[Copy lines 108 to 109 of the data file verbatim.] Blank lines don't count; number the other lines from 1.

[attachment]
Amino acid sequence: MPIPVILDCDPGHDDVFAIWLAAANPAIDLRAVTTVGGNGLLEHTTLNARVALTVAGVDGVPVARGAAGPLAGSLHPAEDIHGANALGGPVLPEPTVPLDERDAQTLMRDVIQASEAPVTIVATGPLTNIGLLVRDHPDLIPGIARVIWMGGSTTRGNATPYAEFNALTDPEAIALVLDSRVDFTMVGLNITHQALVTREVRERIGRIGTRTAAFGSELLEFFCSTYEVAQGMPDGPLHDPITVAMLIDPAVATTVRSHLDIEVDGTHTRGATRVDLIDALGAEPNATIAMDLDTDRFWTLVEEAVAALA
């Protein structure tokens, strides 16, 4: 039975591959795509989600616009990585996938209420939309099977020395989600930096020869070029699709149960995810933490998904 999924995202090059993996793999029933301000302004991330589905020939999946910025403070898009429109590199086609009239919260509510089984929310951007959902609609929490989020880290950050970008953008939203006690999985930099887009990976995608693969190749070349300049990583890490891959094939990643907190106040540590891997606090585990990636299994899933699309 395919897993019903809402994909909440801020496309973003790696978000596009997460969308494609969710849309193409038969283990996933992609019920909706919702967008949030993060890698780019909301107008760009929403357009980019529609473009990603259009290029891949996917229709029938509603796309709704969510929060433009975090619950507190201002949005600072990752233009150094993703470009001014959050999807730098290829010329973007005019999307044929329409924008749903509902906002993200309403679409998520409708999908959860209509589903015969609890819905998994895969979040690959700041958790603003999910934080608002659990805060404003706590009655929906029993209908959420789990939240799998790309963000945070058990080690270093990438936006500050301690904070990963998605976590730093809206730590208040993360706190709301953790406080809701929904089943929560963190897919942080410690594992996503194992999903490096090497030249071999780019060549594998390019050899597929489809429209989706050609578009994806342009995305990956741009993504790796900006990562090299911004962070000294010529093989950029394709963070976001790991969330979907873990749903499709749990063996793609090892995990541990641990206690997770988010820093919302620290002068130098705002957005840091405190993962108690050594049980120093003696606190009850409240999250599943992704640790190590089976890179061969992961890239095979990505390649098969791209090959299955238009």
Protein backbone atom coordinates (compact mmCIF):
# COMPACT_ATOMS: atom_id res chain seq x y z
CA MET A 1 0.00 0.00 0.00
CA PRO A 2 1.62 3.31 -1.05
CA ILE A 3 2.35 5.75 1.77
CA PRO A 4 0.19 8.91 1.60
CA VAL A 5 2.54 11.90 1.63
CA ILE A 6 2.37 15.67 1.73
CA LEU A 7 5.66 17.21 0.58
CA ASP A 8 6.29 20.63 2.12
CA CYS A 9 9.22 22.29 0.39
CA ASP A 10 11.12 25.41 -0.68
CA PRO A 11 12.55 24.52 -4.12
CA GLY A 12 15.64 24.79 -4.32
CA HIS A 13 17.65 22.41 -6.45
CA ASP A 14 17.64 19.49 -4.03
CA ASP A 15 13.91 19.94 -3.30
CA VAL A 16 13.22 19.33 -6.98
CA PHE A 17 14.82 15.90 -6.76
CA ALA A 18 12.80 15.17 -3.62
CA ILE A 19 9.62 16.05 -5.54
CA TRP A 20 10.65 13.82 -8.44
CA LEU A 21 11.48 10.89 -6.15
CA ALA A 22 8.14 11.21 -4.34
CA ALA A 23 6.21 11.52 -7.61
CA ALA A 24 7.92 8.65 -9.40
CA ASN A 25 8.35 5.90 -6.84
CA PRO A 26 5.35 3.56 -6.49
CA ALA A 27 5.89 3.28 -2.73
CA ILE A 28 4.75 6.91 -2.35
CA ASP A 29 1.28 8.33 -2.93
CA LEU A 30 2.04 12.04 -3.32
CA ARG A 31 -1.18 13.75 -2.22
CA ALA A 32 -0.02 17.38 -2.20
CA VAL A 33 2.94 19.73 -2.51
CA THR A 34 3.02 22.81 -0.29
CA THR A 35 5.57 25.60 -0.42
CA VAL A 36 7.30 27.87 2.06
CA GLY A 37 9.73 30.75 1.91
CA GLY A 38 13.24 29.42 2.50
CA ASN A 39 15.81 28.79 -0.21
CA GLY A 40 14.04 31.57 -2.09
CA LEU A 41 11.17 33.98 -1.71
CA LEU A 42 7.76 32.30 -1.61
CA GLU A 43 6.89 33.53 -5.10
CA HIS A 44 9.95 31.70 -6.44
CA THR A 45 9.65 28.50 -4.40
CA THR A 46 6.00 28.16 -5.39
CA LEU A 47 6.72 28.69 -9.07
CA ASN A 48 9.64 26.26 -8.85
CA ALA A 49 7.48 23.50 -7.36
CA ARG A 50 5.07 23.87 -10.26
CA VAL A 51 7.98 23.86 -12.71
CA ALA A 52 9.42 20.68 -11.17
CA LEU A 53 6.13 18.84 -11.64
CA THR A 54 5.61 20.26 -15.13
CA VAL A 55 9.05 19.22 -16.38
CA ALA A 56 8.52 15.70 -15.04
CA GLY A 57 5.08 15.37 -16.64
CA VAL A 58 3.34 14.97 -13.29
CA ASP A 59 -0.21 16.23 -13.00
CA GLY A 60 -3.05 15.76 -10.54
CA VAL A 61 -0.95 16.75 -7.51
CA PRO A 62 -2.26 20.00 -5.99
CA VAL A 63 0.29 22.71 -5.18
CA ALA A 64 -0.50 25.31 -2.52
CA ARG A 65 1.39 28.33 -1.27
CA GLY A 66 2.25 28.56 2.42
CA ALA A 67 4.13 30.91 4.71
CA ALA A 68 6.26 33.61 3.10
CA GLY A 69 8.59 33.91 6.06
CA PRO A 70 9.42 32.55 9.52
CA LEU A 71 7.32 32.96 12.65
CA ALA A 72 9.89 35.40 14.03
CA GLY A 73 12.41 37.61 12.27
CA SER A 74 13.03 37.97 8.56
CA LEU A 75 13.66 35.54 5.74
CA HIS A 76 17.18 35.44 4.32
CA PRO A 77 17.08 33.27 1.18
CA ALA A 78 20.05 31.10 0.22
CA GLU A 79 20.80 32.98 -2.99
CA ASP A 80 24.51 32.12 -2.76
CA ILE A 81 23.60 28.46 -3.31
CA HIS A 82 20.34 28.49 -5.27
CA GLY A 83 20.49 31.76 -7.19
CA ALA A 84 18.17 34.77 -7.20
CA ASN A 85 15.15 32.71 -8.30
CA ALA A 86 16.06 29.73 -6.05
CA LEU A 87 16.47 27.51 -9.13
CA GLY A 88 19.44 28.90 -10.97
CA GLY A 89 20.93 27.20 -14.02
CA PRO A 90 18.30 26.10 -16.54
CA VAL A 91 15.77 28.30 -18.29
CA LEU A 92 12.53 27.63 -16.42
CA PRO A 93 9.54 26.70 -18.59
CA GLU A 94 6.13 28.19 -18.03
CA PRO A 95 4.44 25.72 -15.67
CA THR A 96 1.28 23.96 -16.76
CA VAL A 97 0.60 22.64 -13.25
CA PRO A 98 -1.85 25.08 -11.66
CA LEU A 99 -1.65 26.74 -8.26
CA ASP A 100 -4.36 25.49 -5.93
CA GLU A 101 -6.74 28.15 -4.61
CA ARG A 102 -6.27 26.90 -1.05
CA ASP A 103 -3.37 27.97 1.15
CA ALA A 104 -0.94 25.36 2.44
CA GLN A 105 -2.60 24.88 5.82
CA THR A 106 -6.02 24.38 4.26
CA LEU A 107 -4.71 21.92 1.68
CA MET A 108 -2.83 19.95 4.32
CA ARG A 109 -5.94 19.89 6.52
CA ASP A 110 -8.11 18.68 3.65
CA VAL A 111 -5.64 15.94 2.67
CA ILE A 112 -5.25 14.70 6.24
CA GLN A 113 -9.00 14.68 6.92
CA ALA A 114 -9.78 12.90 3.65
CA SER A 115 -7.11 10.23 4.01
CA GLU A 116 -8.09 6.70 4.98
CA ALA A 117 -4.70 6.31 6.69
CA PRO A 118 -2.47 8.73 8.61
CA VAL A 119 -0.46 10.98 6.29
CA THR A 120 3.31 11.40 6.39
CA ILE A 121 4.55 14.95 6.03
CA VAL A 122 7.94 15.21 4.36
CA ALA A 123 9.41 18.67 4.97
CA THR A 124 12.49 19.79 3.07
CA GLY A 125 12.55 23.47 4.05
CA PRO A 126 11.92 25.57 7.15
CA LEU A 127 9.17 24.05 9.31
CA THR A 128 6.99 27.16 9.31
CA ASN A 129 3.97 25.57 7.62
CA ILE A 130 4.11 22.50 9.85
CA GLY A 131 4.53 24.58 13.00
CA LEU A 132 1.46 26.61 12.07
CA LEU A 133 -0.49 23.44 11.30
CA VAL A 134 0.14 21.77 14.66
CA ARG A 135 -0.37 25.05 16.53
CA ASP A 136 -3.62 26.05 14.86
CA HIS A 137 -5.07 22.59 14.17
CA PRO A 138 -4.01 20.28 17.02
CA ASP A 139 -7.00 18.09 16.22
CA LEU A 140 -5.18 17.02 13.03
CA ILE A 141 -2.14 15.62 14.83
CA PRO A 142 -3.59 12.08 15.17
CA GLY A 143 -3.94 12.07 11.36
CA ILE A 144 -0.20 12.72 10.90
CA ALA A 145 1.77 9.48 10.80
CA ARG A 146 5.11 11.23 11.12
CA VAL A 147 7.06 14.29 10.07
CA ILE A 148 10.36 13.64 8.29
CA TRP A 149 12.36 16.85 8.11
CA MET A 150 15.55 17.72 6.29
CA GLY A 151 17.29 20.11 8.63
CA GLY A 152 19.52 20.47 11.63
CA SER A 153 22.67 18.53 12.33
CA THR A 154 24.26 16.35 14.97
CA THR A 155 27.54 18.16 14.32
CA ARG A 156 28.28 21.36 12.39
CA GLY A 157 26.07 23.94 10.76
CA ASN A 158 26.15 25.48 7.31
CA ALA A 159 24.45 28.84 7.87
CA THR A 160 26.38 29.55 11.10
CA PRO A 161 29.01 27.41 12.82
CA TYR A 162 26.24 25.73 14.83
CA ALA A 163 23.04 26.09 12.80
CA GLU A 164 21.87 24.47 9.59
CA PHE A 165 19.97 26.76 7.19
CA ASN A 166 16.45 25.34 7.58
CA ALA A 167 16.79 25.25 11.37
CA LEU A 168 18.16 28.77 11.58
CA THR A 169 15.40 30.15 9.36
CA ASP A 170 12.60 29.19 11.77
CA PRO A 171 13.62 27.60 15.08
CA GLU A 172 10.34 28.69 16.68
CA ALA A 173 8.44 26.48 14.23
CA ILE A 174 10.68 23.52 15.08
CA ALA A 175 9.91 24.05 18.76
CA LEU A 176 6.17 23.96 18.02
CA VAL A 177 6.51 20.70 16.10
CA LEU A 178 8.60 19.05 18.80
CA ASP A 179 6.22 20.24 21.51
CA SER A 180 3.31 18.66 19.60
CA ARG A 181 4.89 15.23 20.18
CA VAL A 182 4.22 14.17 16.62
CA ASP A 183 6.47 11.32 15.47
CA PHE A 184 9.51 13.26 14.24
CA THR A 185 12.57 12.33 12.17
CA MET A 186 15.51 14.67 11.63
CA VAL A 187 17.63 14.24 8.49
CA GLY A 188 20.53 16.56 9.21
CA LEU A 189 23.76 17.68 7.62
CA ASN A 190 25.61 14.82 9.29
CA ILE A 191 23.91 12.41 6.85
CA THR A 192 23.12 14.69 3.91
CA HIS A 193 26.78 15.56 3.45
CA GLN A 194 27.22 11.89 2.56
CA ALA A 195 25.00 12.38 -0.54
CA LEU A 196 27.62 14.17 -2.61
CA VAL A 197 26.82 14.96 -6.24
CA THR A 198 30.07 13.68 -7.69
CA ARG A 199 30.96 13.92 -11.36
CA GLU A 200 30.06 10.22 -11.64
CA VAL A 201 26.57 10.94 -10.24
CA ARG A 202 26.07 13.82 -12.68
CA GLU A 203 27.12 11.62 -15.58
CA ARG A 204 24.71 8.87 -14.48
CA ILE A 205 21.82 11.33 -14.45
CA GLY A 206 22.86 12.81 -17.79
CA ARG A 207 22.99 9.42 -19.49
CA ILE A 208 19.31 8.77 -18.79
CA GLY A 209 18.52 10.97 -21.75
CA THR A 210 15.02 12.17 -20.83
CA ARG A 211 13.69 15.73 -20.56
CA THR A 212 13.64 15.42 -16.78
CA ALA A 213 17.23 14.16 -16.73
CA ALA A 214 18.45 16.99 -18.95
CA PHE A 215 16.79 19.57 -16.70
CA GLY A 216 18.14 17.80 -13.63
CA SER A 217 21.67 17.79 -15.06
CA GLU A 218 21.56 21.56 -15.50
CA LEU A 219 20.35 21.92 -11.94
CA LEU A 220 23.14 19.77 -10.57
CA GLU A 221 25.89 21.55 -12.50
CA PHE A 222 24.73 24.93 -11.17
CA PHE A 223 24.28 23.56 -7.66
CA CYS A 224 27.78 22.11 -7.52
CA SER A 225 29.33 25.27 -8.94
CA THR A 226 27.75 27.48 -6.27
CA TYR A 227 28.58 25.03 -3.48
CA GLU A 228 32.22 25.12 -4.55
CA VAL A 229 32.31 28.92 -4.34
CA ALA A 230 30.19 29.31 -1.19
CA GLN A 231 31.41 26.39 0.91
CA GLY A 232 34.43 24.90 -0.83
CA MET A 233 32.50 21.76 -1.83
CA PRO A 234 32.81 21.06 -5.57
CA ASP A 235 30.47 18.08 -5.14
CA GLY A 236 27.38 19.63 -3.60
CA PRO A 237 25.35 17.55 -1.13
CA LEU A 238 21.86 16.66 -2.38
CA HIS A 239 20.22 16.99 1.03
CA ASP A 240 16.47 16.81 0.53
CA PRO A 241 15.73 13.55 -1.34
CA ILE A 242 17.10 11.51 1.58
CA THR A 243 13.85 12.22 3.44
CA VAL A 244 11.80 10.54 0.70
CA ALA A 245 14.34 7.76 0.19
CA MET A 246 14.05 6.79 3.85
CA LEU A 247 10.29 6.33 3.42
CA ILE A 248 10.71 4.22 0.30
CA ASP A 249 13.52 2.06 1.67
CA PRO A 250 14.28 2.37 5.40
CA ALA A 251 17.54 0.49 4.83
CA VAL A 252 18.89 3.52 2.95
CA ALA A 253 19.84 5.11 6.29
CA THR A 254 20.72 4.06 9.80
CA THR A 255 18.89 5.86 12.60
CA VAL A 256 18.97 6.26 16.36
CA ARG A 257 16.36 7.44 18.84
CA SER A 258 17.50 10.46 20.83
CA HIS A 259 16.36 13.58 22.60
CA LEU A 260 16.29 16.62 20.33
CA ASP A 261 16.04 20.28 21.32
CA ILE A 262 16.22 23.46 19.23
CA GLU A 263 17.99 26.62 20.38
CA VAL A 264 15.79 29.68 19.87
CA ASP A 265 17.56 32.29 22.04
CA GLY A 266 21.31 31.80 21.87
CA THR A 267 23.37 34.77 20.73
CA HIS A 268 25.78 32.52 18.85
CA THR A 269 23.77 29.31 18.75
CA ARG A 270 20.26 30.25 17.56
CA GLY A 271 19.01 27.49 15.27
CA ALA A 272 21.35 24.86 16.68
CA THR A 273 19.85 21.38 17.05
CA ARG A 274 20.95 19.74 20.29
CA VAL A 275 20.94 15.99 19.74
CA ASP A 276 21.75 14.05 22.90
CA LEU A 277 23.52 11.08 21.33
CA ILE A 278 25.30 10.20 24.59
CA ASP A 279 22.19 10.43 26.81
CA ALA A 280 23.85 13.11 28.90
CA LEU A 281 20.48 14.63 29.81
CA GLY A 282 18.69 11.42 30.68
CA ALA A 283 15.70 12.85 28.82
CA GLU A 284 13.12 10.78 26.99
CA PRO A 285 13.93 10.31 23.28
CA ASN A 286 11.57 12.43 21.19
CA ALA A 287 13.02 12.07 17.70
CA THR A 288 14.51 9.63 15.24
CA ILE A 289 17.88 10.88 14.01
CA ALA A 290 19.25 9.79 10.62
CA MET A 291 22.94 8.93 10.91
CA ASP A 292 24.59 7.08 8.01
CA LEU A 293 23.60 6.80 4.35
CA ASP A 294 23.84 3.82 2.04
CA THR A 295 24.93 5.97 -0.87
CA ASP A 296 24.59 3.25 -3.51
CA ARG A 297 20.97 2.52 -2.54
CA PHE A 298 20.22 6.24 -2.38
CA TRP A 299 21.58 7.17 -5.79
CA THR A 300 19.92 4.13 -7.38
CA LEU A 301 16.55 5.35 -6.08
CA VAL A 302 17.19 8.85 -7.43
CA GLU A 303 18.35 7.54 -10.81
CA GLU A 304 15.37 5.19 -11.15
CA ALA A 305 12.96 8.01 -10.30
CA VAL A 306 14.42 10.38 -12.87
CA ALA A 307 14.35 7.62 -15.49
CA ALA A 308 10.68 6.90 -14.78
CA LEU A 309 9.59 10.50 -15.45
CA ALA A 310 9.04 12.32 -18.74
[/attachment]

CA ALA A 104 -0.94 25.36 2.44
CA GLN A 105 -2.60 24.88 5.82